Now change the scale of the model: group the spins in blocks (for example blocks of three spins a side) and treat each block as a single spin that points in the direction of the majority of spins in the block. Then repeat this process again and again to move toward larger and larger scales. The renormalized models still work, but the temperature must be replaced by new renormalized temperatures that depend on the scale.

Seen from the other side (from large scales toward small scales), renormalization allows us to ignore things below a certain cutoff scale. What happens below the cutoff scale may be unknown, but is of little relevance anyway. Appropriate values of renormalized parameters that absorb the small scale physics can be determined experimentally, and the accuracy of calculations increases with a smaller cutoff scale.

In quantum field theories, renormalization works around certain infinities that pop up in calculations. Renormalization seems “not mathematically legitimate” [Feynman 2006] (it reminds me of emergency surgery) but it gets the job done and has been put on mathematically firmer ground by Ken Wilson’s work on the renormalization group.

We can start from quantum field theories in empty space (assumed to be known and fundamental) and use renormalization methods to derive effective field theories that describe what happens inside matter.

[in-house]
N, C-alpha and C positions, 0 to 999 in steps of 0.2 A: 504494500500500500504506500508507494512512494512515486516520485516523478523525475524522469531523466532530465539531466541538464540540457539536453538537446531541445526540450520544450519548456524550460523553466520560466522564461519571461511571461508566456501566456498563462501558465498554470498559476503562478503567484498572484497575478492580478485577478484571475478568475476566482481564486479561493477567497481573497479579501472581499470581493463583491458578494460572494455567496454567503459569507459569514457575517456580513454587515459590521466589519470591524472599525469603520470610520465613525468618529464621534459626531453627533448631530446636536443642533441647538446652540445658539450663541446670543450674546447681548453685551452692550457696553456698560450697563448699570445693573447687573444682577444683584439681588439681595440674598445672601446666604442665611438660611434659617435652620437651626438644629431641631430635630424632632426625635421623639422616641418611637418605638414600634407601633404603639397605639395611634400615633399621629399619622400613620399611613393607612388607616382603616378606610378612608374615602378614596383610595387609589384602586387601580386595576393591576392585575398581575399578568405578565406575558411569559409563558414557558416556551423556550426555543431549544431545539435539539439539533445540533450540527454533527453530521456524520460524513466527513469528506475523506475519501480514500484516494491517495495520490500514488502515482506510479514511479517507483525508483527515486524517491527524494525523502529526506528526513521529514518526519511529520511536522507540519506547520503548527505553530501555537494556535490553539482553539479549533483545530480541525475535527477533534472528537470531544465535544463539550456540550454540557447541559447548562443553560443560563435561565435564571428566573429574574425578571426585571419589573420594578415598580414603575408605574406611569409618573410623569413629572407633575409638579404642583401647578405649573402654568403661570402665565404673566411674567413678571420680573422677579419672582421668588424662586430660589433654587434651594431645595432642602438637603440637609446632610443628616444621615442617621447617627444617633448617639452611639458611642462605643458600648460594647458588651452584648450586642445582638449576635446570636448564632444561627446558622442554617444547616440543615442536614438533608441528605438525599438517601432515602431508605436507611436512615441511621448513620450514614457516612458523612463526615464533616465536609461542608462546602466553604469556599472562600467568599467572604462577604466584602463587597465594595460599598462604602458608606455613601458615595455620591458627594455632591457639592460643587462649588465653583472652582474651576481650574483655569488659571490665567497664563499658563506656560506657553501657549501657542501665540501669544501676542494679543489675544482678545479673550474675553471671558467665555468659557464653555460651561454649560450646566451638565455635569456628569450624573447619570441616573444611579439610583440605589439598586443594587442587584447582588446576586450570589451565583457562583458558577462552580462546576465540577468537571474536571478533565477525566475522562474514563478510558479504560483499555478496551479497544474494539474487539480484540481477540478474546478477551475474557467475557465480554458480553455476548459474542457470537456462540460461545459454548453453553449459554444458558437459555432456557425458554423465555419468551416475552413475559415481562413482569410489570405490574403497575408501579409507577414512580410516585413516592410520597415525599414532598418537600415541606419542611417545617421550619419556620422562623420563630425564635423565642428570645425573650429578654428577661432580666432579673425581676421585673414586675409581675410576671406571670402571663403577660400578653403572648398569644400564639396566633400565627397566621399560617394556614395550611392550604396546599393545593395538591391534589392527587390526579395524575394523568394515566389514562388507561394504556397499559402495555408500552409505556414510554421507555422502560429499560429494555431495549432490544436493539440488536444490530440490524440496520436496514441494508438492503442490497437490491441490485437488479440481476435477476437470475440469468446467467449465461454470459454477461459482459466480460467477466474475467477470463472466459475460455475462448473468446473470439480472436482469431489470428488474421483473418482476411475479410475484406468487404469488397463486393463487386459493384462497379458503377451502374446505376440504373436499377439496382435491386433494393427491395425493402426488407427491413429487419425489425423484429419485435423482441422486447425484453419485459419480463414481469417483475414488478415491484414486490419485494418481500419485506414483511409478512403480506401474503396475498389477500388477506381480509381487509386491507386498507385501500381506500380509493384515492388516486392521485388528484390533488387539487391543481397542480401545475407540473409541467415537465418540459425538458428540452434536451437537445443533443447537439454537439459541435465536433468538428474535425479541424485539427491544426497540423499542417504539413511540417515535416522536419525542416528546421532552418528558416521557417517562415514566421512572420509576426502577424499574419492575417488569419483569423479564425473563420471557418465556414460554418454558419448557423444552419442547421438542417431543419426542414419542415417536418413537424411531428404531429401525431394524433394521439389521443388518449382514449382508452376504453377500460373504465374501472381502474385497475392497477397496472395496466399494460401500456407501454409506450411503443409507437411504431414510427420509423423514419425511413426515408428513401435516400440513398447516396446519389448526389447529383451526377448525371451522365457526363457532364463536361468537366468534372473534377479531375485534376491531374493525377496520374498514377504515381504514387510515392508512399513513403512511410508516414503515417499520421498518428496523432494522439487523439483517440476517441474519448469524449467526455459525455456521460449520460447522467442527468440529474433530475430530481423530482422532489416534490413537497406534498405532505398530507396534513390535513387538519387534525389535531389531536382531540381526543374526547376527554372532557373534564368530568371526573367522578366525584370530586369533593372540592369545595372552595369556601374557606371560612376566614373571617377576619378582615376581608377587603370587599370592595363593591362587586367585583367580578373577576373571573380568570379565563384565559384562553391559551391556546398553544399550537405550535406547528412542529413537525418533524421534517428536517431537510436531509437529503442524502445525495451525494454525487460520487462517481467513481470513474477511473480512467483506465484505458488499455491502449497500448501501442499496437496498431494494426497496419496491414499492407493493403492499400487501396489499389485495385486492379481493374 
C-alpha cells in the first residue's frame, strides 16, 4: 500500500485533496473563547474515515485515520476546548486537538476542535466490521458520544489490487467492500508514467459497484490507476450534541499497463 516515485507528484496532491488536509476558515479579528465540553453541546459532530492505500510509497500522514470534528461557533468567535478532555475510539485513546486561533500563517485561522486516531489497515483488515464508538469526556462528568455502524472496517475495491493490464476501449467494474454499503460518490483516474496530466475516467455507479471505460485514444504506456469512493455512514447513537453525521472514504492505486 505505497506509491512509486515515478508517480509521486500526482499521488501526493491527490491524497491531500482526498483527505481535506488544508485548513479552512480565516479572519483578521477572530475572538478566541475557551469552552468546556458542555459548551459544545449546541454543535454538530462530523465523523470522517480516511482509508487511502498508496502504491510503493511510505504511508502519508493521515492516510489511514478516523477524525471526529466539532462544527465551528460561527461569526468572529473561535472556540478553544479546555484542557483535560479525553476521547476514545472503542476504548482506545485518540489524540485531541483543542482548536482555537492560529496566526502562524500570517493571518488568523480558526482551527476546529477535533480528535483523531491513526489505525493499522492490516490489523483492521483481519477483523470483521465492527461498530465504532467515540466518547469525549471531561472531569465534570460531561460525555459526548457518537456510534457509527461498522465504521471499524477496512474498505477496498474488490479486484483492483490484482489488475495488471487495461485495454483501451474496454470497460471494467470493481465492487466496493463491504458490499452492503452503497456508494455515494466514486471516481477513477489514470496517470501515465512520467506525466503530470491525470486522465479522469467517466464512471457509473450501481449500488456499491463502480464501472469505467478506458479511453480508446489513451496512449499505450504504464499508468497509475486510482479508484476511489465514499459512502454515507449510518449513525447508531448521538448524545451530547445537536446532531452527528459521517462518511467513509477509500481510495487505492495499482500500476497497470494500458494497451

In a material substrate, besides the particles that form the substrate, there are things called quasiparticles. A quasiparticle is an elementary disturbance of matter that behaves and moves in a particle-like way. For example, elastic vibrations (aka sound) in matter can be described in terms of quasiparticles called phonons. Phonons behave very much like photons in many ways.

The similarities between empty space and condensed matter “are legendary in physics,” says Robert Laughlin [Laughlin 2006]. Low energy quasiparticles in condensed matter like superconductors and superfluids behave like particles in empty space, and can be described by quantum field theories.

At low energies, the behavior of quasiparticles depends only on some general properties of the microscopic physics of the substrate, but not on the details. However, the details become important and critical at higher energies.

To visualize a quasiparticle, think of a row of dominos: if you knock one domino down, a particle-like disturbance propagates along the row in a certain direction and with a certain speed, just like a particle.

Of course, the quasiparticles disappear if the particles that form the matter substrate are removed. No domino effect without dominos! But perhaps there are dominos in empty space? Perhaps elementary particles are really quasiparticles in some kind of substrate that permeates empty space?

This seems to be the case indeed. We can, and we should, “consider ‘empty space’ itself to be a material, whose quasiparticles are our ‘elementary particles’,” says Frank Wilczek [Wilczek 2021].